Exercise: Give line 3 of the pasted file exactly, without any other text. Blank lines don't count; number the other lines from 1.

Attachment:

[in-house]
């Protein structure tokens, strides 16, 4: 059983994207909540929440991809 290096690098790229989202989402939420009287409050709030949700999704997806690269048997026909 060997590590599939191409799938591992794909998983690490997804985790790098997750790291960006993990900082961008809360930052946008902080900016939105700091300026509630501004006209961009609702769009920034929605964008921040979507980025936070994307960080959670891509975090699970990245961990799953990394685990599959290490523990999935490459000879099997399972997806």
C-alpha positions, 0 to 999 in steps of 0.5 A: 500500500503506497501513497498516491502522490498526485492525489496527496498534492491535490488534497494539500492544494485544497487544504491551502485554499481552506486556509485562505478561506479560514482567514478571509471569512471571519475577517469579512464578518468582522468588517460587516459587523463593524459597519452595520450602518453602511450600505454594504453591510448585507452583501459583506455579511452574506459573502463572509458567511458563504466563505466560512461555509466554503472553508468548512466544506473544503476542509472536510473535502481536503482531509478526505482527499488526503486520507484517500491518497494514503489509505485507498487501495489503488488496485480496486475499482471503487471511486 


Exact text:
C-alpha positions, 0 to 999 in steps of 0.5 A: 500500500503506497501513497498516491502522490498526485492525489496527496498534492491535490488534497494539500492544494485544497487544504491551502485554499481552506486556509485562505478561506479560514482567514478571509471569512471571519475577517469579512464578518468582522468588517460587516459587523463593524459597519452595520450602518453602511450600505454594504453591510448585507452583501459583506455579511452574506459573502463572509458567511458563504466563505466560512461555509466554503472553508468548512466544506473544503476542509472536510473535502481536503482531509478526505482527499488526503486520507484517500491518497494514503489509505485507498487501495489503488488496485480496486475499482471503487471511486 